Paul Hutton, your manager back then, mentions in the book how rock music was regimented and that hard rockers were turned off by pyramids that were part of the alternative scene. I think thirty-odd years later people are far less precious about labels being placed on bands they enjoy. Would you agree?

I would like to think that is the case because it always frustrated the hell out of me back in the day. People always wanted to go “this band is this type of a group” and it never sat very well with me. From my point of view we were a rock band, it was a really straight forward idea but an awful lot of people couldn’t accept that and wanted to put us in a specific box, hard rock, alternative, goth whatever it was. I never felt comfortable being pigeon holed in that way and I suppose having reformed and made the album to my mind if you wanted a more definitive description would be to say we play like a heavy rock band that has listened to some alternative music.

You came on stage to Aerosmith and covered ‘Sin City’ so there was never any question in my mind that you were first and foremost a rock band.

Much as I enjoyed that tour that we did with the Nephilim in ‘88, and that it helped us develop a following, in some ways it was probably a drawback because people immediately thought we must be a goth band and that is about as far removed as it could get. And yet when we went out with bands like Living Color and Wolfsbane we didn’t get people thinking we were a metal band. We just felt our performance and music would stand up in any environment where people enjoyed rock music.

Looking ahead to next year festivals would seem to be an ideal way to bring the band to a wider audience; is this something you are hoping to do?

We would love to play festivals. If you are involved in the music business you need to have contacts with agents and people that can push you. We have probably two inbuilt advantages in that I have some personal contacts through my music writing, and also Dean Brown from Chapter 22 works as a promoter with the likes of Balaam, Theater of Hate and Craig Adams. It’s in everybody’s interests to promote New Dawn Rising and festivals would be a great opportunity. I think we will probably find out once the albums out and we’ve done a few shows what the appetite is for that. We want to be out playing but it has to be viable. We did that thing back in the 80s of travelling in a van and playing shows for 50 quid and I’m not sure that is the most effective way to get the word out. We want to concentrate on really good support slots, doing festivals and playing shows where we know there will be an audience.

Assuming you go on to make a second album have you considered what other songs from the past might be reworked at some point?

I think there is still some stuff in there that is interesting and could work. The way that we approached New Dawn Rising was to decide amongst the old songs which ones needed a bit of a spring clean and which ones needed an overhaul. I think there is probably a lot of material that is in a less finished state but has the bare bones of very interesting stuff. There is an instrumental tape from 1991 which was after John Stevenson left that never got worked up and has some really interesting ideas. So yes, there is stuff there and certainly at some point in the future I would like to look at those. But the most important thing for us right now is to introduce people to the band and the album that we have waited thirty years to make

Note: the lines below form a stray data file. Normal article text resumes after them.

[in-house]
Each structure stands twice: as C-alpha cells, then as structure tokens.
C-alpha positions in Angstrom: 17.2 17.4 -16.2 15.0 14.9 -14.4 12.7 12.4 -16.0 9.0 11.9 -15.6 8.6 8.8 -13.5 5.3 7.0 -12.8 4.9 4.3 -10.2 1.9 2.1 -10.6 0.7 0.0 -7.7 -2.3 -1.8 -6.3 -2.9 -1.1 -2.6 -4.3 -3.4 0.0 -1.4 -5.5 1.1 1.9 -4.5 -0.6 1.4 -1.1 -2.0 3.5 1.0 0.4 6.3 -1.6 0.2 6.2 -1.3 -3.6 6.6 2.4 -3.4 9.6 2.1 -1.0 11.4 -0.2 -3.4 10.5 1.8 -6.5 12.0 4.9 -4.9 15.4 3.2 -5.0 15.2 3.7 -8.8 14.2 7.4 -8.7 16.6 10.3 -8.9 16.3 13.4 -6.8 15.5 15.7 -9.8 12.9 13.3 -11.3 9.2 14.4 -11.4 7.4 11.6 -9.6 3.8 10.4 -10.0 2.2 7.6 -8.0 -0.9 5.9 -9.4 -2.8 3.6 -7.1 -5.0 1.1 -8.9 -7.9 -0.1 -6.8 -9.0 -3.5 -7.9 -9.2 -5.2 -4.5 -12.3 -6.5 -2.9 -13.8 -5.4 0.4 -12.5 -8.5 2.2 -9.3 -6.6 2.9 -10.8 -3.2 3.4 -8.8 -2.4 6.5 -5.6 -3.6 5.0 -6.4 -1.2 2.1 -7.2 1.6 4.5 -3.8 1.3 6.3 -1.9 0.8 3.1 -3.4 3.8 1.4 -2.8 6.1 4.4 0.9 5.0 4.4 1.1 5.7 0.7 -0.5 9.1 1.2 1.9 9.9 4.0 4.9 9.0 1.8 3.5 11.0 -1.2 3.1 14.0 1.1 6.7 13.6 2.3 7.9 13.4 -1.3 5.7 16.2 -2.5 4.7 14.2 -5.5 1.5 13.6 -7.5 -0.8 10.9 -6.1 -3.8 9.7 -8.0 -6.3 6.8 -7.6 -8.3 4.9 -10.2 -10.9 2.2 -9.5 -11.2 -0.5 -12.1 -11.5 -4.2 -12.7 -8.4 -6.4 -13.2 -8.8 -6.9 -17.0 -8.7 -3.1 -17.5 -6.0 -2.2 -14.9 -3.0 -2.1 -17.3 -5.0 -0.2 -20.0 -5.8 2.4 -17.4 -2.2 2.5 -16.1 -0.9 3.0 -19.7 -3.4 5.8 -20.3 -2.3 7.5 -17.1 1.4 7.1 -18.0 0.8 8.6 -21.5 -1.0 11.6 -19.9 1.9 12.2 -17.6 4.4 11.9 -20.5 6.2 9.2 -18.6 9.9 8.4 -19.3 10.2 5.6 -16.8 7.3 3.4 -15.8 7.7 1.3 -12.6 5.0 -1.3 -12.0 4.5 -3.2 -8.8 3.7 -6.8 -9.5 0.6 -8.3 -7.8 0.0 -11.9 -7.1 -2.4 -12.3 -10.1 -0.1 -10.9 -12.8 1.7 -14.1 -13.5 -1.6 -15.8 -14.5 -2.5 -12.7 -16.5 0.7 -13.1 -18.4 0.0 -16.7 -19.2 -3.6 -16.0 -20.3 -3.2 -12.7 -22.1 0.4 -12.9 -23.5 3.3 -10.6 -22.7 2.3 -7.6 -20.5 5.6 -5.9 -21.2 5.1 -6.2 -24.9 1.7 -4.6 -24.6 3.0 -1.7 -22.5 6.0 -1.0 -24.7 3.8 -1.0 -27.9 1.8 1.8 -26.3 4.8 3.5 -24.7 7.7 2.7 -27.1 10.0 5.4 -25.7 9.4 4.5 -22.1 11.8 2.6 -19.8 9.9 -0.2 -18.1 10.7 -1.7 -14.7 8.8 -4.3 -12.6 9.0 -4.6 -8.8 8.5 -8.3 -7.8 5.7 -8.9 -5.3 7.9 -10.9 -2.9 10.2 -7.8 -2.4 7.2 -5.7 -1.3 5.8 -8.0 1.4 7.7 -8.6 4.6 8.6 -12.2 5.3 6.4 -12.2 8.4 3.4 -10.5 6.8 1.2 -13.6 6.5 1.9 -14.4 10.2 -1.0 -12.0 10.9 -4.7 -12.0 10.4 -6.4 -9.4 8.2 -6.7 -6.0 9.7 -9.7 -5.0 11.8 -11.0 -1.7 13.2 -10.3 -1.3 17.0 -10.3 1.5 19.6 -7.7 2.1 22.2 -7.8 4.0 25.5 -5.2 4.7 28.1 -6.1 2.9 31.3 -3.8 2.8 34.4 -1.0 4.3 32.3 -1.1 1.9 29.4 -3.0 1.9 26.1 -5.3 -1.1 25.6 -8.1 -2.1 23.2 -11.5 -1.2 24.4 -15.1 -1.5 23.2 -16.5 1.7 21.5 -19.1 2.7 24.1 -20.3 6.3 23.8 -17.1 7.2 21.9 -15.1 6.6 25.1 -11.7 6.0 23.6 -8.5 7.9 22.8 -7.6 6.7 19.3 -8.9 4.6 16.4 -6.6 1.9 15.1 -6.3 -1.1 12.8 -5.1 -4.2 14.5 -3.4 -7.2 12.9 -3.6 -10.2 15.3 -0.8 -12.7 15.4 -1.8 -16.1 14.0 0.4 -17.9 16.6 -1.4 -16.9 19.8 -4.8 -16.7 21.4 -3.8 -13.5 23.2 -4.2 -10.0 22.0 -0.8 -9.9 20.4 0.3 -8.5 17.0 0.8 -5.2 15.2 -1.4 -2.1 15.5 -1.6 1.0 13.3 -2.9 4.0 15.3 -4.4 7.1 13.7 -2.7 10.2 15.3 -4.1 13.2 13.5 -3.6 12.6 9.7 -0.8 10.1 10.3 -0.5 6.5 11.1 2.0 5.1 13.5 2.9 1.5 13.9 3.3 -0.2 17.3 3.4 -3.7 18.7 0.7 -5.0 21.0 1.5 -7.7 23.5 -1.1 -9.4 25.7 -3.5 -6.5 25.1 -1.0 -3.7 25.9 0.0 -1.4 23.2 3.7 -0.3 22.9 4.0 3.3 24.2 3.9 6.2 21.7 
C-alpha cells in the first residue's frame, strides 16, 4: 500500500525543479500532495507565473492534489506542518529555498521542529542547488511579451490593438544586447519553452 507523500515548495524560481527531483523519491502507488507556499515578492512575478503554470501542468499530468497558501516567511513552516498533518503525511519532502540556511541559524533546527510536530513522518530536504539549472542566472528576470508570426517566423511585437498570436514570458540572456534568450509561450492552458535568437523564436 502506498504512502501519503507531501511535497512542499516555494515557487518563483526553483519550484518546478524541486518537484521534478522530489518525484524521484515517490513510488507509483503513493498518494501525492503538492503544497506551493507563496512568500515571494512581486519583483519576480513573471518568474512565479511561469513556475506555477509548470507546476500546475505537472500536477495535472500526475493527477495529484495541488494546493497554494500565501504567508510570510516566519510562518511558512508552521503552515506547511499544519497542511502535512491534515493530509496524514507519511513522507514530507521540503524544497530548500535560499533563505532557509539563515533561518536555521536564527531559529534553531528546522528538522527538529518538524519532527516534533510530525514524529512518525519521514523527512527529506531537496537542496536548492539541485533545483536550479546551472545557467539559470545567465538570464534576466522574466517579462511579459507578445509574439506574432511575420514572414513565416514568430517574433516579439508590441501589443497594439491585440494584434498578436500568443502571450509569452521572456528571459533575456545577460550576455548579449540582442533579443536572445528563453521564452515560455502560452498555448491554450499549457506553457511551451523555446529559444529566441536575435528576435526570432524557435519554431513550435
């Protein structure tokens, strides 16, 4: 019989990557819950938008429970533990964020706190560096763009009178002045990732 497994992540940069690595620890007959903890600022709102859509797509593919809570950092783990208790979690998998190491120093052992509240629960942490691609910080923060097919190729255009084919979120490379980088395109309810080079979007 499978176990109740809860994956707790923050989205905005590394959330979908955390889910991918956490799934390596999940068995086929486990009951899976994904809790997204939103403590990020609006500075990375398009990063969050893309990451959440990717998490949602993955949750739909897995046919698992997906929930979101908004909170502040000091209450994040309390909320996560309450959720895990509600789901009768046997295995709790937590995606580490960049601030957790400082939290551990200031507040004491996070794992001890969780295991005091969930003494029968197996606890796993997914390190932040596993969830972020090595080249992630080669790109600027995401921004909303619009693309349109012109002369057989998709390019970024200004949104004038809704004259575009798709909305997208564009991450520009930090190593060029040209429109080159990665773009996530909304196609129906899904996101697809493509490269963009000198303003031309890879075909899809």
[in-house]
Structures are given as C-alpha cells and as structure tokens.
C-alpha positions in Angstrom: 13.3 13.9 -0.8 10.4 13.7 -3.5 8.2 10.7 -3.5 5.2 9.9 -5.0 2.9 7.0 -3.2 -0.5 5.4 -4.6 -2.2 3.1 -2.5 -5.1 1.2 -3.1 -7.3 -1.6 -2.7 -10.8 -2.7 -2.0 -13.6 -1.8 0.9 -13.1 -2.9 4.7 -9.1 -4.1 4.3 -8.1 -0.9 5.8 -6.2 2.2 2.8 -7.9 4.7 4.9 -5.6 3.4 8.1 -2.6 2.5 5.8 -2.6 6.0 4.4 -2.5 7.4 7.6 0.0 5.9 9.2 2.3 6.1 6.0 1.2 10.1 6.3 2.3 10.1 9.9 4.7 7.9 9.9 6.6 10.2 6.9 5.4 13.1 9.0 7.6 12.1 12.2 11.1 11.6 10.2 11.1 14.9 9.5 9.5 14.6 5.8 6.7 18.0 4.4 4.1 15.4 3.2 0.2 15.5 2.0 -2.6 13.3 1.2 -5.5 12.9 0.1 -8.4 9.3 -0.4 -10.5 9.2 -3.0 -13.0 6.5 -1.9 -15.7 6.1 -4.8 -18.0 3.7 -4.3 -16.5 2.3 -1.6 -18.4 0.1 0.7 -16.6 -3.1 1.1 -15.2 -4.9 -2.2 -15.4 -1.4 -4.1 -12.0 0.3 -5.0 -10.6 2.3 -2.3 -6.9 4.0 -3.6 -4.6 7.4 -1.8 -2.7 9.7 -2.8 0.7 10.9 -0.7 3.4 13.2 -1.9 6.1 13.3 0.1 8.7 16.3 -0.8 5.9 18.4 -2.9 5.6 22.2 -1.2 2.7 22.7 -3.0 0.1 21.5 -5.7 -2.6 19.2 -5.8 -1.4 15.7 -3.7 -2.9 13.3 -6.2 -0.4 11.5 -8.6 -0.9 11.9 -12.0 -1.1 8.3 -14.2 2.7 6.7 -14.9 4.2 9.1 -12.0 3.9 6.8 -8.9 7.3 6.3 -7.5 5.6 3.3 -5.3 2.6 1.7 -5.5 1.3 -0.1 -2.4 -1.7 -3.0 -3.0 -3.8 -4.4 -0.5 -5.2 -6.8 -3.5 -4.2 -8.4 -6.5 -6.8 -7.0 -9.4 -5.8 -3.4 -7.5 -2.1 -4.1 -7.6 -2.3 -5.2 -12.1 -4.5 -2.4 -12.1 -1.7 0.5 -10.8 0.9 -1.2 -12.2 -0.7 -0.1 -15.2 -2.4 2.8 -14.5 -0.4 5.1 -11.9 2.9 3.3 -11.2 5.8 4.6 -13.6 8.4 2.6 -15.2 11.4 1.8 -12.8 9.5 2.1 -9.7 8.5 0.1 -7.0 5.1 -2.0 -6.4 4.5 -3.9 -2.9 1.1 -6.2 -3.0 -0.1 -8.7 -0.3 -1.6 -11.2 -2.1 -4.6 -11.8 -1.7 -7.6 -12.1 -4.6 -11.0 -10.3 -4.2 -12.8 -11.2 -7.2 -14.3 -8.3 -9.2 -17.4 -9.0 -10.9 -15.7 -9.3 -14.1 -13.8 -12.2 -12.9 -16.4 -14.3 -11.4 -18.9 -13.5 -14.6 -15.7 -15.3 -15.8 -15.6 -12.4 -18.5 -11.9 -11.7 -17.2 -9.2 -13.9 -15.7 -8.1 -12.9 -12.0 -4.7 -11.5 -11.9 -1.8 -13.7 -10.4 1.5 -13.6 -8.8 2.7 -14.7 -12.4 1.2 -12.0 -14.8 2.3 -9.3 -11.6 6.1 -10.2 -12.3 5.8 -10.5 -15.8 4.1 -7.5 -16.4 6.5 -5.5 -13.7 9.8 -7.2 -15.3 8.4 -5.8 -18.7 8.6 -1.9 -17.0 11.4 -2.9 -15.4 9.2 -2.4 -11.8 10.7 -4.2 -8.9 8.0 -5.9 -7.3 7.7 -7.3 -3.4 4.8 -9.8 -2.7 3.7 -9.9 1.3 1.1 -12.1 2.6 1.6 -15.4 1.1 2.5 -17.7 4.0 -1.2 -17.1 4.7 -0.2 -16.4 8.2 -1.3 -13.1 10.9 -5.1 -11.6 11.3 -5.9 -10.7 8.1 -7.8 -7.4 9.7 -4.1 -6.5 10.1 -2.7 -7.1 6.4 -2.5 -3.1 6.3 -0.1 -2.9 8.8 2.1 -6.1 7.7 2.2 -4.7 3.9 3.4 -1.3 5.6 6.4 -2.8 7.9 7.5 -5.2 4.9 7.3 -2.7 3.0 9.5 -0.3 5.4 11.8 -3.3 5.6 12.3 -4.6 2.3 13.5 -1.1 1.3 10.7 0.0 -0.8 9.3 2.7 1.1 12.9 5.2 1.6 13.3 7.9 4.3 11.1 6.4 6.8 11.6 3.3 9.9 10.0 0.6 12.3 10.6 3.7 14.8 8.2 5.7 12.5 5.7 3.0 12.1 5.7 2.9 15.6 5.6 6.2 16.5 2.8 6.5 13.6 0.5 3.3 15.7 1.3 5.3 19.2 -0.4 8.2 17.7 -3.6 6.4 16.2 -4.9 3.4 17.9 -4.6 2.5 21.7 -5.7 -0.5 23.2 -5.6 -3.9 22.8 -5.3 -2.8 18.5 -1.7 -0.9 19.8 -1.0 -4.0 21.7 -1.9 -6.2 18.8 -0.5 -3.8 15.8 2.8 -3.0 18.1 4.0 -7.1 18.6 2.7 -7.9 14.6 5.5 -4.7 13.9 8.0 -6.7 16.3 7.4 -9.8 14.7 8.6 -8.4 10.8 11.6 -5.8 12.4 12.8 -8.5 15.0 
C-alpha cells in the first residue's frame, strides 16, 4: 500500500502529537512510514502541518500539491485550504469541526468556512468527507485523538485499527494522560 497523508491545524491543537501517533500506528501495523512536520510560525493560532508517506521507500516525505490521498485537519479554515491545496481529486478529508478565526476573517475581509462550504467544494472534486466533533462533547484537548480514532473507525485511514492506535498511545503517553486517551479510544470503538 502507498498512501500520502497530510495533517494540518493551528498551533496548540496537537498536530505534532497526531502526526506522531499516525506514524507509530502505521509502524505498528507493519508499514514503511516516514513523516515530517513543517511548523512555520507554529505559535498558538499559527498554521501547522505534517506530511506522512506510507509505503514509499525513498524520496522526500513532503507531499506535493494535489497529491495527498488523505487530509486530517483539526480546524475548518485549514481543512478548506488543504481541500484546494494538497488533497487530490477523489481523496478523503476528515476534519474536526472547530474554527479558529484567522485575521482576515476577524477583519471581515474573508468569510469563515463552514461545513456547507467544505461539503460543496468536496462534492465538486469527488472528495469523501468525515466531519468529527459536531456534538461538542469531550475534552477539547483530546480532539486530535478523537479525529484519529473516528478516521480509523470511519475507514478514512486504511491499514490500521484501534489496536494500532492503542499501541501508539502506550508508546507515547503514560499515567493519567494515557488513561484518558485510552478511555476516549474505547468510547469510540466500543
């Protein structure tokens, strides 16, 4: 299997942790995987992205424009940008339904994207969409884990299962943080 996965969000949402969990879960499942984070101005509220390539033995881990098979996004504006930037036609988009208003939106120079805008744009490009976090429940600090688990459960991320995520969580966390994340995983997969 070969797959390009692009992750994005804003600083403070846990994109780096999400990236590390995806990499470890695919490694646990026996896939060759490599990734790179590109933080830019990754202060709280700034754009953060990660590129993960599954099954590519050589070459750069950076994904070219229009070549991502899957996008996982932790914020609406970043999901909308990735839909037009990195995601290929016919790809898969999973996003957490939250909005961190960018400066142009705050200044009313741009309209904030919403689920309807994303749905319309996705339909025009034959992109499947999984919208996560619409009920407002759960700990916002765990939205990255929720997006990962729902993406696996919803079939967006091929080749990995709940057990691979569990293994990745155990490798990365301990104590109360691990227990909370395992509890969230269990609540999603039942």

I suppose if there was one that I was surprised didn’t make the cut it has to be ‘Wild Wild Love’; this was a song you seemed to play every time I saw you.

There was a debate about it! I have mixed feelings about that song. It was always a good live tune, very fast and gets the adrenaline pumping. I personally think that DAD is a better band when a song is based around a groove and the faster songs are not as true to the spirit of the band as the ones where we lock into a groove. But that’s just one opinion out of five. Tony comes from a background where he has played in punk bands so I suspect he quite enjoys the ones that are played at breakneck speed!

I was always very disappointed with the two songs that were the B Sides to the original release of ‘Maximum Overdrive’; I though the songs were good but the production was rank. So those are two songs that have a lot of potential, particularly ‘Dreamstress’ because Ollie has a slightly psychedelic vibe to his playing and that would be an interesting song to see what he could do with. From our point of view we have got plans to write new material and make new music but there is a lot of life in an album. We have got at least 12 months of work before we would even think about the next one. The good thing is there is an appetite within the group to do it.

So after more than three decades with New Dawn Rising you finally have an album that looks great, sounds great and is set to launch Dawn After Dark into a very exciting new era…

The big question we asked ourselves was not if we could record material that sounded better than it did back in the day; it was whether we were going to be as good as we wanted to be. My main aim was that I was able to produce something and could go “this is a really good representation of what DAD is all about”. And to be able to do that after so long away is really satisfying.  It’s a record I am really proud to stand behind and I think as a rock record it stands up to anything else that is out there.

Dawn After Dark play the following shows:-

18th December, 2021 Hope and Anchor

London (SOLD OUT)

28 Dec 2021 O2 Institute2

Birmingham (very special guests of Balaam & The Angel)

29 December, 2021 Esquires

Bedford (very special guests of Balaam & The Angel)

30 December, 2021 Patterns

Brighton (very special guests of Balaam & The Angel)


Photos from Acoustic Gig by Jae Taylor

Band Promo Photo by Chris Hill 

Many thanks to Dean Brown of Chapter 22 and Angel Promotions